Time is more precious than money. You can get more money, but you can’t get more time. And one of the more commonly overlooked foodservice expenses time-wise and resource-wise is the weekly or monthly manager meeting.
Consider the investment: Given the hourly cost of a manager’s time, how much money is that meeting costing you per hour? If you, as the owner, general manager or regional manager holding the meeting, had to write a personal check for that get-together, would you run it any differently? Here’s a primer of essential steps that will help you make the most of your own time:
Have a plan and stick to it. “The secret to a good meeting,” according to leadership guru John Maxwell, “is the meeting before the meeting.” Planning is paramount — whether it’s a routine weekly meeting with managers you see daily or a bigger company-wide conference. No leader should ever walk into a meeting without three objectives, and no meeting should proceed without a written agenda that includes those objectives. Align the meeting agenda to the targets you’ve collectively set in your quarterly business plan, and state the goals at the outset: “We need to make three key decisions in today’s meeting.”
Skinny the monologue, fatten the dialogue. Effective meetings are both informational and developmental; they should inform and teach by leveraging the expertise of the participants and the facilitator. Attendees should leave feeling two things: “That was worthwhile,” and “I know more now than I did before the meeting.” Consider how well you can answer those two questions beforehand relative to any agenda item you schedule. The meeting leader should not dominate the discussion; if that’s the case, it’s more effective to send an e-mail.
Begin and end on time. Very few people like meetings, and a big reason is because they’re usually poorly planned and executed. Here are three ideas to help: 1) If you have an hour-long meeting, schedule it for 63 minutes instead, and start and end at odd times, say from 3:06 p.m. to 4:09 p.m.; 2) schedule smaller agenda items first so there’s a collective sense of progress to kick the meeting off; and 3) assign any latecomers the responsibility of taking notes for the rest of the meeting.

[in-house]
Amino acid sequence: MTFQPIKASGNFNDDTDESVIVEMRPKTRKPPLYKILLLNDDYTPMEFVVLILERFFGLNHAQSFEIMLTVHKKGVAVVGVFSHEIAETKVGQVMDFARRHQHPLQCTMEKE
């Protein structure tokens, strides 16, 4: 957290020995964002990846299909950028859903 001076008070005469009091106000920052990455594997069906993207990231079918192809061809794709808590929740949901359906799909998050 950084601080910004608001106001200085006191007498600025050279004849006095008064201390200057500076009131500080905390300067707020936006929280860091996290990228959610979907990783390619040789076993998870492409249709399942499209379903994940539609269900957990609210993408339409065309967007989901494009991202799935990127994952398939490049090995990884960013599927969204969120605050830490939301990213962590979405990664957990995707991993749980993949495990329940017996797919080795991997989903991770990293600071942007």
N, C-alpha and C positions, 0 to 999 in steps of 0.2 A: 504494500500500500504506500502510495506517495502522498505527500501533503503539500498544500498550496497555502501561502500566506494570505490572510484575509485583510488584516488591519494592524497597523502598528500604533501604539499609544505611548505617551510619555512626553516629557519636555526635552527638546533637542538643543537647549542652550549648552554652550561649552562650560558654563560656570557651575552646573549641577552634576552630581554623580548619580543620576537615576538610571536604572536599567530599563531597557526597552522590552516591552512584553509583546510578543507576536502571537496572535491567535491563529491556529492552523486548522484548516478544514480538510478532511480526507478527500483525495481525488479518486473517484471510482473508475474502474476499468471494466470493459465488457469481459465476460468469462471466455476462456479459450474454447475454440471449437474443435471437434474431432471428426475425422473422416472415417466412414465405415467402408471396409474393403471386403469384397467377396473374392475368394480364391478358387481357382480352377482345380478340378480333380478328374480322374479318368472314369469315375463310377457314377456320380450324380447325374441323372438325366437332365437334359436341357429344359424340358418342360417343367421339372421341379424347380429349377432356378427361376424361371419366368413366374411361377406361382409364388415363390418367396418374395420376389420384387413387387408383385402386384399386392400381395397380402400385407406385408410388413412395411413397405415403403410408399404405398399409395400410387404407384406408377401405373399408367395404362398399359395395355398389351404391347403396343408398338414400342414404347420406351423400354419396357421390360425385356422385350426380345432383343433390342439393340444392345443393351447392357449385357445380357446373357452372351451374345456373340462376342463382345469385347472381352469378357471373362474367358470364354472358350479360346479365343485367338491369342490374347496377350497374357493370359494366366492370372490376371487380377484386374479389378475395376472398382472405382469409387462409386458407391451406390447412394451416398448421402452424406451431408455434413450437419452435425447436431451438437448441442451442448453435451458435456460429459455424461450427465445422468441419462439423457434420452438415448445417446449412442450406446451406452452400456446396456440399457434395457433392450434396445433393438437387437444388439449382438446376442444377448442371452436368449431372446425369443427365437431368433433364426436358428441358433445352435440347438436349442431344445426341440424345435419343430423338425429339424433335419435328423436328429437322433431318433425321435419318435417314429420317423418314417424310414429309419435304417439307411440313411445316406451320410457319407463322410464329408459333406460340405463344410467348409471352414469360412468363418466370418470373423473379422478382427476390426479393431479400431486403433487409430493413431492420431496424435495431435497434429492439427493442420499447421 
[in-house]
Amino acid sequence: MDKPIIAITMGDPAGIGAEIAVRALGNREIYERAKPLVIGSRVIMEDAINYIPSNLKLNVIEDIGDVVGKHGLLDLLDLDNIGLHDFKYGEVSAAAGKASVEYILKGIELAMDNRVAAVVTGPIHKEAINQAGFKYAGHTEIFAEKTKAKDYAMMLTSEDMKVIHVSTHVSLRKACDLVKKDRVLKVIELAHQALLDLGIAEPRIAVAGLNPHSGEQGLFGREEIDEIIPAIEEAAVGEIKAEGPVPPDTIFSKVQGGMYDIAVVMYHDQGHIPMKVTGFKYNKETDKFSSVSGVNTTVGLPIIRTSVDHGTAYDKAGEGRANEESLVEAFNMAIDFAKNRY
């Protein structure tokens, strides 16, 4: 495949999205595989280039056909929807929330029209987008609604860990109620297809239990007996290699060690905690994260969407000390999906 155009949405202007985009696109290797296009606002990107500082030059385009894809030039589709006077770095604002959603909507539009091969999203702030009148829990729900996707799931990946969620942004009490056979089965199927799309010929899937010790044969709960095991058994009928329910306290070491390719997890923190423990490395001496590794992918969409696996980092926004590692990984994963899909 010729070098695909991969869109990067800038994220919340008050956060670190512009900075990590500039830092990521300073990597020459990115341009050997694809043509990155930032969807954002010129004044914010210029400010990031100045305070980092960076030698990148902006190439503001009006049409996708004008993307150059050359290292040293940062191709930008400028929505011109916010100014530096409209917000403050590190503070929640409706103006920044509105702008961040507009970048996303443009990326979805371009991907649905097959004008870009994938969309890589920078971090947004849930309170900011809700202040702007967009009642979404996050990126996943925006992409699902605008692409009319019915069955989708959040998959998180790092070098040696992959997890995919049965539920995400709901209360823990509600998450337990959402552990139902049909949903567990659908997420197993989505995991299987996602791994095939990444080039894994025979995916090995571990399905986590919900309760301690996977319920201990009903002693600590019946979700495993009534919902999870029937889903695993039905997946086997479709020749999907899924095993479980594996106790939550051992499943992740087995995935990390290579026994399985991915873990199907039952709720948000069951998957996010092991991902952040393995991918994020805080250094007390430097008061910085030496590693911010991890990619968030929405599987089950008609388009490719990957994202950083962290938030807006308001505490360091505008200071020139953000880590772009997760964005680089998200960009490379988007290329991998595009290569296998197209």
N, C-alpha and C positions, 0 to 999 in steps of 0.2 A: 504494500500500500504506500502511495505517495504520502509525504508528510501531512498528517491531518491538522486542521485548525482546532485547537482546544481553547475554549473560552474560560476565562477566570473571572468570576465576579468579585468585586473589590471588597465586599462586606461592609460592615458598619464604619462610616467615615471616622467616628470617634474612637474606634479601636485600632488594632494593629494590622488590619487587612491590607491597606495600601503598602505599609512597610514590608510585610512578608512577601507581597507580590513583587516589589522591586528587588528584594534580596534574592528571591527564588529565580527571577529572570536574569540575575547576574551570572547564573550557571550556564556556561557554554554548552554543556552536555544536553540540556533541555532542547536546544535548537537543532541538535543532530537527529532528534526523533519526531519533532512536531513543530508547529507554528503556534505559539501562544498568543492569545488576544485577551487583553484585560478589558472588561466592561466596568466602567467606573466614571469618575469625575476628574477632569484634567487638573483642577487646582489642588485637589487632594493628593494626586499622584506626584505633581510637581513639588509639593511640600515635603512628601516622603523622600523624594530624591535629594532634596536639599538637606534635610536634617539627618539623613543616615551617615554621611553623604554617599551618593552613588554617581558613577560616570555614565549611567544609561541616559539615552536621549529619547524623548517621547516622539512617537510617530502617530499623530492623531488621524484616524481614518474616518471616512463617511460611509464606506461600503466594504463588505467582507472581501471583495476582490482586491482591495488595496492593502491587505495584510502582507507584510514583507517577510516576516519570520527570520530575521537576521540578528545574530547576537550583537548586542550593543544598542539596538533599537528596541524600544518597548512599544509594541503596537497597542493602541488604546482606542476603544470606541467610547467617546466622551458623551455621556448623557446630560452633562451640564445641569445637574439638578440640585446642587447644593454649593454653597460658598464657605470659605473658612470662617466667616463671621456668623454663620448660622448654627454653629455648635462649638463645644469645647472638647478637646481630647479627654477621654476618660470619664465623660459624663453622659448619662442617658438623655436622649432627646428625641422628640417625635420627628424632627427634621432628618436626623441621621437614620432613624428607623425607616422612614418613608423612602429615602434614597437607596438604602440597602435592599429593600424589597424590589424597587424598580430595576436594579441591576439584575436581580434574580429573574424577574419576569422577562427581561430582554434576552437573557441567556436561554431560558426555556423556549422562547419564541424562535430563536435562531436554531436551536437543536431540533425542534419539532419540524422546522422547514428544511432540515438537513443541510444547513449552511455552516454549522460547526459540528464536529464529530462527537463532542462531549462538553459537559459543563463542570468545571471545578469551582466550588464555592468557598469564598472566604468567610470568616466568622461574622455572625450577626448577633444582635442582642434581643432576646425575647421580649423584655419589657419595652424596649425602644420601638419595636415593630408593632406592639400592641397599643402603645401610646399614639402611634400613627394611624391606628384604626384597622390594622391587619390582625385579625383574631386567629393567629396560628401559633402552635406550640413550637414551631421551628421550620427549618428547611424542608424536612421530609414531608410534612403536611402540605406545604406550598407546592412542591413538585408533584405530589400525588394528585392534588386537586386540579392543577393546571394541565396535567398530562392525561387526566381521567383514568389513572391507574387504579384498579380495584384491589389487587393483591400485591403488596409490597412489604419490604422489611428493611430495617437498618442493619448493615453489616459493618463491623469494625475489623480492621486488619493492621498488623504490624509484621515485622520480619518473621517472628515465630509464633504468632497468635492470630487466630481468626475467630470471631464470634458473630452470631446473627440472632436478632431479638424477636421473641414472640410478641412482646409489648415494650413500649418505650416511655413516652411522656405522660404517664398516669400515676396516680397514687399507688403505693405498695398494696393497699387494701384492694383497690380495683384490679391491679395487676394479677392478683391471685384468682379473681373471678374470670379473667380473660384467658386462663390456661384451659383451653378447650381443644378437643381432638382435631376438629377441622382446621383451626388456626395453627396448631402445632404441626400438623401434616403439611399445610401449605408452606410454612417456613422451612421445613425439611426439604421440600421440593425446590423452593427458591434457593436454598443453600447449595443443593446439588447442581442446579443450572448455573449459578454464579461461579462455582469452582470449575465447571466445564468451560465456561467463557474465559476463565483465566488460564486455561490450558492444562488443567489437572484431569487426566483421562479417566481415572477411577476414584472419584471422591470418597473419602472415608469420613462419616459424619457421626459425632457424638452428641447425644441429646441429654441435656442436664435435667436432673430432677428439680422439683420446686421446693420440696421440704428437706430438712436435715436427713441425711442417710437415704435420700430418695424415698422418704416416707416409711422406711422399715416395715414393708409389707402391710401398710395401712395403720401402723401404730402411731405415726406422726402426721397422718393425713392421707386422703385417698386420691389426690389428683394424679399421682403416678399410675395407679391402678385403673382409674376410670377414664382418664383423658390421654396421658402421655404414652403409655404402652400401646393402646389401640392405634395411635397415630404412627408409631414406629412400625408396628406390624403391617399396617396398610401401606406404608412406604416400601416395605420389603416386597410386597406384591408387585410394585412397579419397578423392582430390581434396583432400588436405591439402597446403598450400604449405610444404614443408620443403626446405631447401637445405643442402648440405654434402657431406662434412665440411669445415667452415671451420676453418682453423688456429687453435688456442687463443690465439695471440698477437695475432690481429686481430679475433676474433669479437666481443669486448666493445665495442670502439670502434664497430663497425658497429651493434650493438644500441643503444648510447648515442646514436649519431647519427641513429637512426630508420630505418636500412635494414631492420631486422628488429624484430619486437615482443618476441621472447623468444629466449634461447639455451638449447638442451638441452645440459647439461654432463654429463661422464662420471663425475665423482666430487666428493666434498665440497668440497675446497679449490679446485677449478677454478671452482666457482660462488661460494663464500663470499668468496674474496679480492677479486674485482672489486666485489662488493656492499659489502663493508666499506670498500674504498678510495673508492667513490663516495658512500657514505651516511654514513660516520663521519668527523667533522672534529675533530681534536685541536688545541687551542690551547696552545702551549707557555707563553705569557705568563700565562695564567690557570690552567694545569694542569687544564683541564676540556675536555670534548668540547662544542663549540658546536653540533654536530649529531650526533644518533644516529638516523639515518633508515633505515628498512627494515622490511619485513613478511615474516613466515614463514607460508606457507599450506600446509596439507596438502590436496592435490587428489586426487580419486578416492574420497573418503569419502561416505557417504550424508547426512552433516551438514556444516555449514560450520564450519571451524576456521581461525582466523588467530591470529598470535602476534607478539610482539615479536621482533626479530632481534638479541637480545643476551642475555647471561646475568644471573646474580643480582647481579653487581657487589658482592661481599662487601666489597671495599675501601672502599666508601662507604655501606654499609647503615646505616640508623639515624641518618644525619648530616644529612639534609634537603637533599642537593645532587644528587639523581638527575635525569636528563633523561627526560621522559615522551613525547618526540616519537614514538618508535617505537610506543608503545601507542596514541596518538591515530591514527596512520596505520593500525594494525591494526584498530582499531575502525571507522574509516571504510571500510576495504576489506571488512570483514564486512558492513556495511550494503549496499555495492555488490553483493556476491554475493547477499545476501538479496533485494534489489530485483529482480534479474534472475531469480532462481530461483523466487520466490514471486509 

Get the big rocks in place. Review written notes from the last meeting. Discuss progress since the last meeting on key result areas such as food costs, labor costs, service, same-store sales, cleanliness, staffing and marketing. Discuss ways to improve each area, and briefly detail the pros and cons of each potential course of action. Then, decide and assign target dates for every new initiative. Eliminate paralysis by overanalysis.
Have everyone bring and share two best practices. The foodservice industry provides a daily education, if you just pay attention. Ask every manager to write down two things that work has taught them since the last meeting and share it. Keep updating this list at every meeting. You’ll be amazed at what great insight you’ll accumulate in a year. Share it with your new managers, and swap it with your other units. None of us is as smart as all of us.
Determine and assign pre-shift meeting topics. One of the most important things you can do in a manager meeting is identify what you’ll collectively focus on as a team between now and the next meeting. And the best way to do that is to agree upon and assign a specific topic to every pre-shift meeting over the next two weeks. Align the pre-shift topic to the key result areas you’re focusing on. If managers don’t give their hourly teams specific goals each day, they’ll presume you don’t have any.
Pursue the bright spots. Too much leadership time is devoted solely to fixing problems when just as much progress could be achieved by identifying outstanding performers and figuring out ways to replicate their performance. Don’t just talk about the bad things. Discuss the good things, too, and how those things can be shared with the rest of the team and brand.
Identify the talent and knowledge gaps. A recurring agenda item should be recruiting opportunities and training needs. Know your talent gaps. That does not mean merely stating what positions are open, but defining instead how well you want the job done. This switches the focus from “filling a slot” to “making a difference,” from “finding a body” to “scouting for talent.” And by defining your training needs and exerting constant, gentle pressure to improve, you out-teach the competition every day.
Fit in food and beverage tastings. Every food and beverage distributor is keen to get new products in front of foodservice operators for them to sample, and manager meetings can be an ideal place to do that. Tastings can be the fun part of a meeting, but be certain that the product is truly in sync with your menu or brand before agreeing to test it out. And make sure you ask vendors to also provide cost-per-portion and profit-per-portion data — they always have the former and rarely the latter. Time is money.
End with energy. Keep the meeting upbeat and focused to the end. If you have exceptional news to share, this is usually the best place to do so, not at the beginning.
Meetings are like elevators. They can lift you up or bring you down. Planning, purpose and productivity are the key elements of the meetings you look forward to and gain value from. If you’d like a free planning template for effective manager meetings, download it at Sullivision.com .
Jim Sullivan’s newest book, “Fundamentals: 9 Ways to Be Brilliant at the Basics,” is available at Amazon. You can follow him daily on Twitter @Sullivision .
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